Have you ever seen someone who is not in need of a thing and can very well afford to buy it, but still chooses to steal it? If yes, then the person is probably a “Kleptomaniac”!
Kleptomania is an impulse control disorder that results in an uncontrollable urge to steal items which are not needed or which have little monetary value. A person suffering from Kleptomania usually experiences pleasure, gratification or relief from stealing. However, such a person tends to return the item as he usually feels depressed or guilty about the theft afterward. It is often seen in people having a coexisting mood, major depression, eating disorders, anxiety or Obsessive-Compulsive Disorder (OCD).
Detection of Kleptomania is difficult as patients usually do not seek medical help. Hence, it often remains under-diagnosed. According to the Diagnostic and Statistical Manual of Mental Disorders, symptoms of Kleptomania include-
- Recurring intrusive thoughts and inability to resist the urge to steal, regardless of any economic motive.
- Experiencing an increase in tension just before the theft.
- A release of pressure and feelings of pleasure and satisfaction on committing the theft.
- Unplanned stealing, which usually happens on the spur-of-the-moment.
Kleptomania is relatively rare and the age of onset is variable. It can commence in childhood, adolescence, adulthood or even in late adulthood and is more common in females than in males.
Very little is known about the exact cause of Kleptomania. Although, psychologists believe that sometimes the people suffering from other disorders like mood disorders or depression, use the act of stealing as a defense mechanism. It is a means to cope up with stressful situations and distressing feelings or to keep undesirable emotions from being expressed.
Kleptomania may also have a genetic component and can be transferred from one generation to the other. It can also be a result of an imbalance of the neurotransmitters in the brain. This affects the brain’s ability to control impulses and can be caused due to an excessive amount of stress or anxiety.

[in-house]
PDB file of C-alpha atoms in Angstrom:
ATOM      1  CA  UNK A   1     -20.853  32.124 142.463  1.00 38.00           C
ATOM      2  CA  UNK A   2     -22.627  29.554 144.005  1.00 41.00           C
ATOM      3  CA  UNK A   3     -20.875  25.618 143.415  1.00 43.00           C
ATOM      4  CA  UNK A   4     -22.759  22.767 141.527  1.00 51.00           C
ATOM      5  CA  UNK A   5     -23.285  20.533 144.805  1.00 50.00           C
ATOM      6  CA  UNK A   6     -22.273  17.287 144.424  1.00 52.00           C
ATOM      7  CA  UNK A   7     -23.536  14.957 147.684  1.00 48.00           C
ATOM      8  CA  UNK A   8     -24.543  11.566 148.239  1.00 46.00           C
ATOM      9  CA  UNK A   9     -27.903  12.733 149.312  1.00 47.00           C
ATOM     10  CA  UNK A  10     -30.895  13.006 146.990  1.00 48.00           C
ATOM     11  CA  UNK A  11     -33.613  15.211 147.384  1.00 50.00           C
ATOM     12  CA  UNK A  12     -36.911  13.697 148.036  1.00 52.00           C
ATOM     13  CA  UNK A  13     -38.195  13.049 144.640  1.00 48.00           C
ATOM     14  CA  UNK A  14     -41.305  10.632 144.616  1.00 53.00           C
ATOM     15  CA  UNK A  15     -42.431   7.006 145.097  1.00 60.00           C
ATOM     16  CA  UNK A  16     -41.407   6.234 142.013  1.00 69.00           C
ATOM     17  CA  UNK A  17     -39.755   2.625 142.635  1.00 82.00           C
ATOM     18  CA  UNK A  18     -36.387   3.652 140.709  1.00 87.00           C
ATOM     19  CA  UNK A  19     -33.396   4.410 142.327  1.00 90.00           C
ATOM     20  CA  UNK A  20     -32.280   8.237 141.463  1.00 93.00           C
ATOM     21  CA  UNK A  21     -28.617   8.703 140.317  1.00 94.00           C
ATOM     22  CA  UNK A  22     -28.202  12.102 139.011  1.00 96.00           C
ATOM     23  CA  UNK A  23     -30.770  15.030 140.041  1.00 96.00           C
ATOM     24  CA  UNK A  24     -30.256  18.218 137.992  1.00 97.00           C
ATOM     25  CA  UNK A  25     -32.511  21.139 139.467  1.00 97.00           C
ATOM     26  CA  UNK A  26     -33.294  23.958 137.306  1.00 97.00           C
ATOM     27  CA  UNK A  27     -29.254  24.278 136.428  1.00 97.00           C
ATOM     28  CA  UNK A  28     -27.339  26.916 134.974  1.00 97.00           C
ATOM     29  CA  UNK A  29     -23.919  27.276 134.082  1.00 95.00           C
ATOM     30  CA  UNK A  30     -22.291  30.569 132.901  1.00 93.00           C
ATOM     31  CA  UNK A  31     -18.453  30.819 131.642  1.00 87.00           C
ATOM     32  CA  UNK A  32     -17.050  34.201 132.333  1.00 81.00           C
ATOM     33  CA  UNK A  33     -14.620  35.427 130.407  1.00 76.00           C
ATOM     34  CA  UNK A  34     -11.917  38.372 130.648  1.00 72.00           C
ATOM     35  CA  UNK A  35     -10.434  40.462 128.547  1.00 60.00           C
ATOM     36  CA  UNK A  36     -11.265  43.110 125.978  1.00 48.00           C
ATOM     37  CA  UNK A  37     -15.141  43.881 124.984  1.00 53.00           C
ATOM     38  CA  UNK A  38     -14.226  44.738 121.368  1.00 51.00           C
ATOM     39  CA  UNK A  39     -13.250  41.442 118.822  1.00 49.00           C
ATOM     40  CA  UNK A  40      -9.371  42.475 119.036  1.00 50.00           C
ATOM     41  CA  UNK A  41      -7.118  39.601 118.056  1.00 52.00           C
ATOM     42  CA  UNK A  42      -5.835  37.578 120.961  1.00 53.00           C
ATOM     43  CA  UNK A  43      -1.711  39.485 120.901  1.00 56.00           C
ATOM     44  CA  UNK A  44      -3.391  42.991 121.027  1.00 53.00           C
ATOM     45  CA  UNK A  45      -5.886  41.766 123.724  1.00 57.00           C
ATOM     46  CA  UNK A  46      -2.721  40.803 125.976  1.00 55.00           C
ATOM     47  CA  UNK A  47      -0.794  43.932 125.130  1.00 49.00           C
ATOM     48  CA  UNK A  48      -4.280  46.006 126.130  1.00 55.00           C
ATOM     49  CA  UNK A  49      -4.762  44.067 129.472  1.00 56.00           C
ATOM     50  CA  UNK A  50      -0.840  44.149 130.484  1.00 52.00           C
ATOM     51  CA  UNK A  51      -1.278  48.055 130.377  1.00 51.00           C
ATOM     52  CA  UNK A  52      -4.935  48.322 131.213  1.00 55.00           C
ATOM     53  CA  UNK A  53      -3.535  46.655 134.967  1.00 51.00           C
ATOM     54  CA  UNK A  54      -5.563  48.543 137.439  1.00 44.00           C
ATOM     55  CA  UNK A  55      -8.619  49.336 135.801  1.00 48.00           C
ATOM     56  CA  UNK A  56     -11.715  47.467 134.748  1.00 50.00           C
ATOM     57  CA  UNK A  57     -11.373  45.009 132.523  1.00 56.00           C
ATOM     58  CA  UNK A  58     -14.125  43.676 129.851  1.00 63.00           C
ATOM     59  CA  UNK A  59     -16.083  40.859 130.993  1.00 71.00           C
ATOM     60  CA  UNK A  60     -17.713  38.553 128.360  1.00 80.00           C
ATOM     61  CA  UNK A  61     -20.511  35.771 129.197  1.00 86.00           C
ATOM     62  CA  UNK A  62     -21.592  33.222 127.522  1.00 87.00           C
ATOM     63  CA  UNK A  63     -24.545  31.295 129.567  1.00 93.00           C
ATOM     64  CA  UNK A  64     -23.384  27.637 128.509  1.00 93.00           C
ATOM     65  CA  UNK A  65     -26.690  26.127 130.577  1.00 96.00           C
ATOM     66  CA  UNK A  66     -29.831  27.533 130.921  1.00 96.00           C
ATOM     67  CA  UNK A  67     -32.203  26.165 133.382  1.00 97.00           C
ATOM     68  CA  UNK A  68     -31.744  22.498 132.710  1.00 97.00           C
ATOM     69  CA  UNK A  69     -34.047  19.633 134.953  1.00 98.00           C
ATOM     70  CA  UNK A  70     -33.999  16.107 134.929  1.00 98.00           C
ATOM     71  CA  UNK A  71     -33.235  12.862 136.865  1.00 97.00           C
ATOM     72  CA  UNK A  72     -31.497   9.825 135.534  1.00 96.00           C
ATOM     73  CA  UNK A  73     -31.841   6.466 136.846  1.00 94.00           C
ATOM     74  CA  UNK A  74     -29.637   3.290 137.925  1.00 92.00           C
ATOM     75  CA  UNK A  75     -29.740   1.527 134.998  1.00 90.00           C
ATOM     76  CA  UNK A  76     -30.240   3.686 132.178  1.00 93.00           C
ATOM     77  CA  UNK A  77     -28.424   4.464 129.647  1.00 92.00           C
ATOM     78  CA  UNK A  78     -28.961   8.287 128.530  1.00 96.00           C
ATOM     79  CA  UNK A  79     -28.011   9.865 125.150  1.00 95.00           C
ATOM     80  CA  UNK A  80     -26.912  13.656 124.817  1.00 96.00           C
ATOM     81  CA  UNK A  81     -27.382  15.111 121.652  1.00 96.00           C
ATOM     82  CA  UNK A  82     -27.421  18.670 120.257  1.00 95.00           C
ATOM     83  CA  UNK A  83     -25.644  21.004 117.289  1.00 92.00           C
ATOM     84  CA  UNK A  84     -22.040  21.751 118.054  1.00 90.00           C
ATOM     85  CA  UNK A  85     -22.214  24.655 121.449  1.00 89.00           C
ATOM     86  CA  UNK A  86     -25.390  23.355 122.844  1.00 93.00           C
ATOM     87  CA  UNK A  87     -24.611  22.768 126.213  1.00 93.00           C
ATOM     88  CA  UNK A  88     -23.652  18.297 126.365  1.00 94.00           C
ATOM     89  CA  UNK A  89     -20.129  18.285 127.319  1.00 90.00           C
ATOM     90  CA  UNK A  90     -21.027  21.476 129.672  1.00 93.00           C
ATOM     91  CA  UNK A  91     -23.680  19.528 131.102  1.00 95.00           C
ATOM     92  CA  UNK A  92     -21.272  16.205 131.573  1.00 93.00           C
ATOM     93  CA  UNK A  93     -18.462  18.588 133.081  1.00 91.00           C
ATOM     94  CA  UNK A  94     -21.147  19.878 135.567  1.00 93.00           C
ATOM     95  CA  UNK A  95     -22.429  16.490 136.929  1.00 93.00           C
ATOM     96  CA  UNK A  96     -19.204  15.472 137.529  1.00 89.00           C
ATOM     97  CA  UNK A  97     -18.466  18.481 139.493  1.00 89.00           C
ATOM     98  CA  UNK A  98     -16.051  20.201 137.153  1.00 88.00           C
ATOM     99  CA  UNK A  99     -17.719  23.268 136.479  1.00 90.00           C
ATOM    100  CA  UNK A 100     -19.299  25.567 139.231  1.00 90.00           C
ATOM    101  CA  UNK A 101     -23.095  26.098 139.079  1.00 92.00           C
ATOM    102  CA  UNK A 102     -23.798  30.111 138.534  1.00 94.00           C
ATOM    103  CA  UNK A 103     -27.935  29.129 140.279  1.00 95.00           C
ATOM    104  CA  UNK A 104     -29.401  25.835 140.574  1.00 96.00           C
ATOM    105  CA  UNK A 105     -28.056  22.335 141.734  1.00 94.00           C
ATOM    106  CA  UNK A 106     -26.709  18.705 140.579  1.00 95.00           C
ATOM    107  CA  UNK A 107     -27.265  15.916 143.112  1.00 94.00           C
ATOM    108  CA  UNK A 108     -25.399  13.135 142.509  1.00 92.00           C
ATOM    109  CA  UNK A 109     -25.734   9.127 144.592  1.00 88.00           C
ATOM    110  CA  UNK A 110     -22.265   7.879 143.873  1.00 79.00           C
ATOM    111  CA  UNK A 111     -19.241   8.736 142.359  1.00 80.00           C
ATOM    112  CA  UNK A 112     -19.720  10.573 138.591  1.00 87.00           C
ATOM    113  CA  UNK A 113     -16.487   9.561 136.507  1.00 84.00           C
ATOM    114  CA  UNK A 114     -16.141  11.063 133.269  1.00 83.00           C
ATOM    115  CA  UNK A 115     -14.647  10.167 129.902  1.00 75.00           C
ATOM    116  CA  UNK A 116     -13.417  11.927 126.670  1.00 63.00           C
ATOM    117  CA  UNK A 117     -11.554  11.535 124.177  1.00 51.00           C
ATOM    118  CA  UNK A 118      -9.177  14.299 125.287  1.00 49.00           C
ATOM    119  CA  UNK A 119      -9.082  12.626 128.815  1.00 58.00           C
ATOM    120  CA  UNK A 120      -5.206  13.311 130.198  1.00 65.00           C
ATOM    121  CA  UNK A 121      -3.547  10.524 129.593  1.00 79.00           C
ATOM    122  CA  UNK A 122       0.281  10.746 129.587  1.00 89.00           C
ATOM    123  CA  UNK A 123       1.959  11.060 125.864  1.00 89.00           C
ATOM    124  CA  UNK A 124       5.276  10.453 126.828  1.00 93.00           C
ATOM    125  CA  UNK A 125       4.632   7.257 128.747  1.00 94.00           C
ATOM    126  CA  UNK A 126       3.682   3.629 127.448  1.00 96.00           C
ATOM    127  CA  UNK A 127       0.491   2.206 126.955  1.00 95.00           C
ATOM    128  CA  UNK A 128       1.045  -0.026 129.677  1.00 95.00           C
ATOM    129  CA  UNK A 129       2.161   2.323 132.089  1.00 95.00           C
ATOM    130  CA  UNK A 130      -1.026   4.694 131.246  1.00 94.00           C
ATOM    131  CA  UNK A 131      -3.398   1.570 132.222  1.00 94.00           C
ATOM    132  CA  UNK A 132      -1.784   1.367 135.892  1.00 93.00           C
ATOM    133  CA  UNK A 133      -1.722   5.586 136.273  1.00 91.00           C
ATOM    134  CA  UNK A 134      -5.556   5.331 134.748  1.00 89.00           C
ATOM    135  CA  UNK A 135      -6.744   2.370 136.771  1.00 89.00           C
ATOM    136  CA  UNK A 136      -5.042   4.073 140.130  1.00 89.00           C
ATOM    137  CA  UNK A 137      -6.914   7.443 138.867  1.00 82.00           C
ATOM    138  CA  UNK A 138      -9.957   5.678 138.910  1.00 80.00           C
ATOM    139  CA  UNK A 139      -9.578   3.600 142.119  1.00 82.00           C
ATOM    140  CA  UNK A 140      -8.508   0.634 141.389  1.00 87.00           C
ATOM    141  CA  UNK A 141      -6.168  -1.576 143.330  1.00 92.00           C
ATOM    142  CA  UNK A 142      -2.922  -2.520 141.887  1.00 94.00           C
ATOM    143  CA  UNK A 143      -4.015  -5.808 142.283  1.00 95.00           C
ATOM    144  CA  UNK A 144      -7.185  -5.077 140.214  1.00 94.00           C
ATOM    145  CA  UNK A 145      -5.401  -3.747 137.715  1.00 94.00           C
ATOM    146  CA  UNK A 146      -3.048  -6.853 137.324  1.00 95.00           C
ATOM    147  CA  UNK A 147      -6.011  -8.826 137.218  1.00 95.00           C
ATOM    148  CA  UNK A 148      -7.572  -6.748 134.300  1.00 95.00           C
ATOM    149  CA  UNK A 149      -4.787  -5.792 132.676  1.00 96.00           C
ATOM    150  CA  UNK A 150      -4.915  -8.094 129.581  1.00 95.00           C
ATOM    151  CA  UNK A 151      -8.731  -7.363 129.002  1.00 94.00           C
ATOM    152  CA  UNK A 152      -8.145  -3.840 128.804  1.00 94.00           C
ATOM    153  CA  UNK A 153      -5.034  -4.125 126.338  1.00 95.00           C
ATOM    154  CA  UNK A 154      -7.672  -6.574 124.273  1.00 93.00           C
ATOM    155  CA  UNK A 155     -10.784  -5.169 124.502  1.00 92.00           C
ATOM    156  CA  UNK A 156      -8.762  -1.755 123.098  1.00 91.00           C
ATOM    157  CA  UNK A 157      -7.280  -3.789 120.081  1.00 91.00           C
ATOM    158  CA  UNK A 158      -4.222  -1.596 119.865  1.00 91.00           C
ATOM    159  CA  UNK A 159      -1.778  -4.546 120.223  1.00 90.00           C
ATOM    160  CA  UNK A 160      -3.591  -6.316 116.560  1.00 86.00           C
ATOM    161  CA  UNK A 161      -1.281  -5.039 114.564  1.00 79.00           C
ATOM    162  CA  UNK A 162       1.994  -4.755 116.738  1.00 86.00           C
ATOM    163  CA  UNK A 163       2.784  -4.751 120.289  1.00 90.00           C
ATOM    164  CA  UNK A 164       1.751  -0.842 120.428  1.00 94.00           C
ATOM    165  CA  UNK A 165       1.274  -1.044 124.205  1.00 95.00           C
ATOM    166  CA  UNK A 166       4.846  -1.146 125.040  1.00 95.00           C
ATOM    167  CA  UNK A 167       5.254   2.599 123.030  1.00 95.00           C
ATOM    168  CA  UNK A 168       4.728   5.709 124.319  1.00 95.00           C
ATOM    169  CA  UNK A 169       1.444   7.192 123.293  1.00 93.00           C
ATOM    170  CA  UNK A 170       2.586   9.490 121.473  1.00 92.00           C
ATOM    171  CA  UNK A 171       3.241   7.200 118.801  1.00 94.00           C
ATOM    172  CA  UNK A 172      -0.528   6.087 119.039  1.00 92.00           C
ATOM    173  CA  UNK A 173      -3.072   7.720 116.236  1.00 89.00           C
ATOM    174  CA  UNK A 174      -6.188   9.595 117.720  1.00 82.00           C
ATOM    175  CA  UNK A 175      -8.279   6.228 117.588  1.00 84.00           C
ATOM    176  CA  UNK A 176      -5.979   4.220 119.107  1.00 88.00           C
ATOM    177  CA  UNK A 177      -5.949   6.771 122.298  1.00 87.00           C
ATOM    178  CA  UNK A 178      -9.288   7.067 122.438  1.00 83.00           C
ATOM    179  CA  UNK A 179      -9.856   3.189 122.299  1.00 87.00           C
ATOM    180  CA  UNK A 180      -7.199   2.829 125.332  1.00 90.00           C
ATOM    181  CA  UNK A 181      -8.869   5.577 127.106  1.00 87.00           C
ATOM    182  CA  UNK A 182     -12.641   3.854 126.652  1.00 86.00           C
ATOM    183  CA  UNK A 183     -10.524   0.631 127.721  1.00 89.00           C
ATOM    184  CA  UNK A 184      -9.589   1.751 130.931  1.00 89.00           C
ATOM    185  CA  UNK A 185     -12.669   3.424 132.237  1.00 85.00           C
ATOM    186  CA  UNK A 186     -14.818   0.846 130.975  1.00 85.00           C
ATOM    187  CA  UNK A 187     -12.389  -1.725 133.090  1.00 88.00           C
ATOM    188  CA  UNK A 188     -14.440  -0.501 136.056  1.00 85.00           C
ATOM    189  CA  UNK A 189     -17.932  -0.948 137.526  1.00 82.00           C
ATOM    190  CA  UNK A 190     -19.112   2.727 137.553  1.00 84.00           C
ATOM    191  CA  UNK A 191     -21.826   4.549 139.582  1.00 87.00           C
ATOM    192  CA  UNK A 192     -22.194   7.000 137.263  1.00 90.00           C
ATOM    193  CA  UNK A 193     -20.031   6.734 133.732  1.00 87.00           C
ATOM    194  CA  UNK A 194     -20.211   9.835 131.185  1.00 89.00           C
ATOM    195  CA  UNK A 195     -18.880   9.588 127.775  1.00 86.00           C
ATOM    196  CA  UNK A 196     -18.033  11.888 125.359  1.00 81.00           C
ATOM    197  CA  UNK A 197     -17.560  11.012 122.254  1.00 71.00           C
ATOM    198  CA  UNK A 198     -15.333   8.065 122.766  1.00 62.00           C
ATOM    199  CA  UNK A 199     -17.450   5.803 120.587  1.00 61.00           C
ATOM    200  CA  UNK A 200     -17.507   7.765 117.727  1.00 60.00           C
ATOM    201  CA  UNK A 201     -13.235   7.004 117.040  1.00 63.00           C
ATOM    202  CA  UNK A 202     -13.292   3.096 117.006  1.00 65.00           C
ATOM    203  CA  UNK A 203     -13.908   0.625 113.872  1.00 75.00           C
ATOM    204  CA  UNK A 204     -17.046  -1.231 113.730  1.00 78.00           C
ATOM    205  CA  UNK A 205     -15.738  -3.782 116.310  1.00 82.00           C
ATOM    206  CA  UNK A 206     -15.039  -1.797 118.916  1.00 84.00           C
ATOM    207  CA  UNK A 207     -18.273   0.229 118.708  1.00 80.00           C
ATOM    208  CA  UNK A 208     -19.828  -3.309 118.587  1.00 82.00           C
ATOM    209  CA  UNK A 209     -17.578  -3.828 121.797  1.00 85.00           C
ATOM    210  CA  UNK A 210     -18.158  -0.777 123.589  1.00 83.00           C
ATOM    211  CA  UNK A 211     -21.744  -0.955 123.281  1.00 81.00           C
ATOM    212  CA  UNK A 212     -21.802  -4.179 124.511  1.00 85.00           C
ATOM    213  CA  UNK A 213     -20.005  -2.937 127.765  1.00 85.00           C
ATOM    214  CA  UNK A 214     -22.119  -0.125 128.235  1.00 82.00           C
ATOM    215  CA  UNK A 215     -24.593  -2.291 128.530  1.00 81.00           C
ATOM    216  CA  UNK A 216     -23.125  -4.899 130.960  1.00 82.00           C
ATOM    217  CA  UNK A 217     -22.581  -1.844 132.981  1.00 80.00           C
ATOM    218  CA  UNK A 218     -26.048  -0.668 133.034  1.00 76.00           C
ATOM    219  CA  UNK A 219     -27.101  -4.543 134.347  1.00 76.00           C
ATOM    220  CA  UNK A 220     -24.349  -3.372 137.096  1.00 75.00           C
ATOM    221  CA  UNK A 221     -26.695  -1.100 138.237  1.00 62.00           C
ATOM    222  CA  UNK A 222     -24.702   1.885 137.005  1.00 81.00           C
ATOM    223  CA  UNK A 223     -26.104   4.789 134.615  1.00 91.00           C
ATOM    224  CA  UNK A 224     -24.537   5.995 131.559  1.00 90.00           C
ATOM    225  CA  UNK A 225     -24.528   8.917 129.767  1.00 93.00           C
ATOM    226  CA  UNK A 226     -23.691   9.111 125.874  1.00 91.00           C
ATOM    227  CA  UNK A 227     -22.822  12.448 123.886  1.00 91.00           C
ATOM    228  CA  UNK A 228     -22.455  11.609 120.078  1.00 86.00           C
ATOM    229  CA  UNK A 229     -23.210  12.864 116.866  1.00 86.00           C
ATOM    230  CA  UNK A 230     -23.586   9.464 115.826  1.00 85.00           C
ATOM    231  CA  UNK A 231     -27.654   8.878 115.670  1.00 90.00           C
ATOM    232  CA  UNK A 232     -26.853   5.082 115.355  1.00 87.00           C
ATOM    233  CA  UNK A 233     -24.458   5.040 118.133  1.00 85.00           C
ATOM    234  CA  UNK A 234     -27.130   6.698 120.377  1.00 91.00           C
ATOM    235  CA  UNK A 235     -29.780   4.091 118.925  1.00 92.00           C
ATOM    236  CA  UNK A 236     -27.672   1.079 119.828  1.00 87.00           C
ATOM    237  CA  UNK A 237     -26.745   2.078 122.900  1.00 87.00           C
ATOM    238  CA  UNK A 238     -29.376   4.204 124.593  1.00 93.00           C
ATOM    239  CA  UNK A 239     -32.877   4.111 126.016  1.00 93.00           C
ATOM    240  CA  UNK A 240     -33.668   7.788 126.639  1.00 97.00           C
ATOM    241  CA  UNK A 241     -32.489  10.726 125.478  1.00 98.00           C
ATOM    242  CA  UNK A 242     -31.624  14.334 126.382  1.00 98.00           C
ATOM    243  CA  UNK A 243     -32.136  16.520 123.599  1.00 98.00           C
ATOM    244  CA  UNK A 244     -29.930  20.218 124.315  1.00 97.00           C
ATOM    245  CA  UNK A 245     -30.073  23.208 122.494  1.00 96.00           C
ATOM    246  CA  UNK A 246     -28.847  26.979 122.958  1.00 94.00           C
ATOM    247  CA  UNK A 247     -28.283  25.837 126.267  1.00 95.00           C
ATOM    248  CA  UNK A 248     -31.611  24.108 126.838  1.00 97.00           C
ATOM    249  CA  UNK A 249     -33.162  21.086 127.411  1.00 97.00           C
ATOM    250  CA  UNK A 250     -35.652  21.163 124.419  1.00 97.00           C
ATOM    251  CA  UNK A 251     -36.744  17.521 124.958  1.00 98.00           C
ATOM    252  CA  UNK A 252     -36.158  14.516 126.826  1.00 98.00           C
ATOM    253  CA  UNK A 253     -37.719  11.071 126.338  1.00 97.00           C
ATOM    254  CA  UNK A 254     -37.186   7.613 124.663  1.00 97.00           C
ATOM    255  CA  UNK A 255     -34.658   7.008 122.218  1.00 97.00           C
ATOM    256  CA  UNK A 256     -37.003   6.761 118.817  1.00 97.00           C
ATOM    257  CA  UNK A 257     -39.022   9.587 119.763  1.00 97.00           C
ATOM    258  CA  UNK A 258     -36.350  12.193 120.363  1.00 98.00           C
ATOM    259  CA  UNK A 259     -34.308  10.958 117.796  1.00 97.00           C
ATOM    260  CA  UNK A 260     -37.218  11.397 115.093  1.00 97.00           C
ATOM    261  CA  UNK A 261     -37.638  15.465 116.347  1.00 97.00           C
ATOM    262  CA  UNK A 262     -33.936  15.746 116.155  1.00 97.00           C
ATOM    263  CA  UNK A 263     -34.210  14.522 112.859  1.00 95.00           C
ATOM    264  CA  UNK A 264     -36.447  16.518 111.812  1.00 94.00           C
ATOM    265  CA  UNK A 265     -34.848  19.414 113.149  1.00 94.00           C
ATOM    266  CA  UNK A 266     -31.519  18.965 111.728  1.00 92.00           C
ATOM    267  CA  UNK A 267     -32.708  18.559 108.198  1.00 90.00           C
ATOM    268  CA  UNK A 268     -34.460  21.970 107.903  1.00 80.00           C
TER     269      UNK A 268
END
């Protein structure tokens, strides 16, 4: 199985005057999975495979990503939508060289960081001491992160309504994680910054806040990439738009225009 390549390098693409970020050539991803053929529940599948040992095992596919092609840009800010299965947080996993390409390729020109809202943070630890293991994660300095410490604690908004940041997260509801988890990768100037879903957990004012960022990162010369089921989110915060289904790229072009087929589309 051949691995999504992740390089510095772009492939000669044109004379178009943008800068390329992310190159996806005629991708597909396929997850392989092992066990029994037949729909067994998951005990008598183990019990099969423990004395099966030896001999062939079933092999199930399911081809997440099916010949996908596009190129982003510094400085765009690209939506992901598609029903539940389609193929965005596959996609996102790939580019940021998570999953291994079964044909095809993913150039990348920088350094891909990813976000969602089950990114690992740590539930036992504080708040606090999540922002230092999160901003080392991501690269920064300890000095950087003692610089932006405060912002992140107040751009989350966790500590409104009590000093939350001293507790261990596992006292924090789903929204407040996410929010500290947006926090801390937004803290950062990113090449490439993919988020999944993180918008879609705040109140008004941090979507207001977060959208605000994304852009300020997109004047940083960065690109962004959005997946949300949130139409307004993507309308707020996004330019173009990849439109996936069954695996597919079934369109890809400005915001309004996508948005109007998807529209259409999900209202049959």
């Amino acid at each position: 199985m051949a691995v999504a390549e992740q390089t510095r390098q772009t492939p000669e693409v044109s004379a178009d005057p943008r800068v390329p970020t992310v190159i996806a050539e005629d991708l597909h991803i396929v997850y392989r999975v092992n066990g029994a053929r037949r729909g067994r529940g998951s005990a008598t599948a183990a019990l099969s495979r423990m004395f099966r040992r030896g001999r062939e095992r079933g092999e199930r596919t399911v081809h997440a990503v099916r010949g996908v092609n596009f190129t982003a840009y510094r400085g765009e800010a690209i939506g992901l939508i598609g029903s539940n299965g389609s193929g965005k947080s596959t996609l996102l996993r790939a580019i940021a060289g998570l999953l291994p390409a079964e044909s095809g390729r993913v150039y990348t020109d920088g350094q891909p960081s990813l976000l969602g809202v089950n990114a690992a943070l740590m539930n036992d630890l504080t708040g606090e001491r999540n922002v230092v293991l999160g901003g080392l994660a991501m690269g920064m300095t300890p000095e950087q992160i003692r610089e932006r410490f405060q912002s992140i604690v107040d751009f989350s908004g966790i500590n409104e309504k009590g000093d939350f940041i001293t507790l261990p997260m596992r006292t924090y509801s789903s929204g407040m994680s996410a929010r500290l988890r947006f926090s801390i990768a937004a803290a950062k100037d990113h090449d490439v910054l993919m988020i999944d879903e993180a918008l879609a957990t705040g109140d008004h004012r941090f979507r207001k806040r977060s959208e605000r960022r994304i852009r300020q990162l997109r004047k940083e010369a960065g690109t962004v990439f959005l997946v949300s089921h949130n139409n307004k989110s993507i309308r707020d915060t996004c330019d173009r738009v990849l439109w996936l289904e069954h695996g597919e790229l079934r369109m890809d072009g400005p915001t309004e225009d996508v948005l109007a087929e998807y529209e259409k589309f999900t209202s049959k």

Kleptomania is a serious disorder and is difficult to overcome it on our own. Without treatment, Kleptomania can become a chronic, long-term condition.
Psychotherapy or counseling is one of the main treatments for impulse control disorders. A form of psychotherapy known as “Cognitive Behavioral Therapy” (CBT) helps the person to respond to the urges in a more appropriate way. The patient is generally engaged in desensitization where he is made to imagine the situations in which he might steal. Relaxation techniques are then used to reduce the tension experienced in such settings. The patient is also made to imagine the negative consequences of shoplifting and combining it with the compulsion to steal. Also, shopping alone or shopping in large chain retailers, in such cases, is prohibited.
Medications such as antidepressant drugs called Selective Serotonin Reuptake Inhibitors (SSRIs) can also be used to curb very intense urges. Also, drugs like Topiramate and Naltrexone have proved to be helpful in controlling impulse-based behavior.
There is no definite way to prevent Kleptomania. However, a healthy upbringing, positive & happy relationships and proper management of stressful situations may lower the chances of its contraction. It is advisable to get proper help and treatment as soon as the symptoms arise, so as to prevent harmful consequences and any possible disruption to the person’s life.
If any of your loved ones is suffering from Kleptomania, it is very important that you understand the details and actively support its treatment. Such a person is probably undergoing a lot of mental stress or some chronic disorder. Kleptomania can also lead to dire legal consequences, if not judged correctly.
Hence, make sure you provide the necessary love, care, and support, which will definitely help your loved one recover faster!